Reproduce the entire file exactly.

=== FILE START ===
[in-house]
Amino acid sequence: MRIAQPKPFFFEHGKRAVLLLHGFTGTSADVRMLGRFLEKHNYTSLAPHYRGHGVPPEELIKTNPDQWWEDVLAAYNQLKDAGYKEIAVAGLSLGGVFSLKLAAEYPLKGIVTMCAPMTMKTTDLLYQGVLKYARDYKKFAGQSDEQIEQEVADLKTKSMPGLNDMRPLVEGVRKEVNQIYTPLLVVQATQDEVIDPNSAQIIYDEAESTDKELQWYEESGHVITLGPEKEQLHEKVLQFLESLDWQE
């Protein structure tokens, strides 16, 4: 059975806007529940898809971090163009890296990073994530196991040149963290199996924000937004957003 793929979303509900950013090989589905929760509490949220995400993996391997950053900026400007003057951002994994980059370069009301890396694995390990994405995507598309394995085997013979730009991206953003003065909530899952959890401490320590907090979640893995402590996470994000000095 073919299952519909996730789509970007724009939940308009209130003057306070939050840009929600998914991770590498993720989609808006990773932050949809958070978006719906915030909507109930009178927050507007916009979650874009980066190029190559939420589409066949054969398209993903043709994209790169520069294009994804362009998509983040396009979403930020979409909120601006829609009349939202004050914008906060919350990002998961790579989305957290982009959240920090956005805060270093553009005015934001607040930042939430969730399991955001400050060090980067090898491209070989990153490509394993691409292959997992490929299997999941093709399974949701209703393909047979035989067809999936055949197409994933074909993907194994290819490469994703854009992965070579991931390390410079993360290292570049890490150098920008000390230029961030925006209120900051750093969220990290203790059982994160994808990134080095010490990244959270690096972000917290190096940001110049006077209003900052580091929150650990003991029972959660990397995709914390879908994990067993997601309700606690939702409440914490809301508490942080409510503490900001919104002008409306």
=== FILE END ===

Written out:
[in-house]
Amino acid sequence: MRIAQPKPFFFEHGKRAVLLLHGFTGTSADVRMLGRFLEKHNYTSLAPHYRGHGVPPEELIKTNPDQWWEDVLAAYNQLKDAGYKEIAVAGLSLGGVFSLKLAAEYPLKGIVTMCAPMTMKTTDLLYQGVLKYARDYKKFAGQSDEQIEQEVADLKTKSMPGLNDMRPLVEGVRKEVNQIYTPLLVVQATQDEVIDPNSAQIIYDEAESTDKELQWYEESGHVITLGPEKEQLHEKVLQFLESLDWQE
């Protein structure tokens, strides 16, 4: 059975806007529940898809971090163009890296990073994530196991040149963290199996924000937004957003 793929979303509900950013090989589905929760509490949220995400993996391997950053900026400007003057951002994994980059370069009301890396694995390990994405995507598309394995085997013979730009991206953003003065909530899952959890401490320590907090979640893995402590996470994000000095 073919299952519909996730789509970007724009939940308009209130003057306070939050840009929600998914991770590498993720989609808006990773932050949809958070978006719906915030909507109930009178927050507007916009979650874009980066190029190559939420589409066949054969398209993903043709994209790169520069294009994804362009998509983040396009979403930020979409909120601006829609009349939202004050914008906060919350990002998961790579989305957290982009959240920090956005805060270093553009005015934001607040930042939430969730399991955001400050060090980067090898491209070989990153490509394993691409292959997992490929299997999941093709399974949701209703393909047979035989067809999936055949197409994933074909993907194994290819490469994703854009992965070579991931390390410079993360290292570049890490150098920008000390230029961030925006209120900051750093969220990290203790059982994160994808990134080095010490990244959270690096972000917290190096940001110049006077209003900052580091929150650990003991029972959660990397995709914390879908994990067993997601309700606690939702409440914490809301508490942080409510503490900001919104002008409306």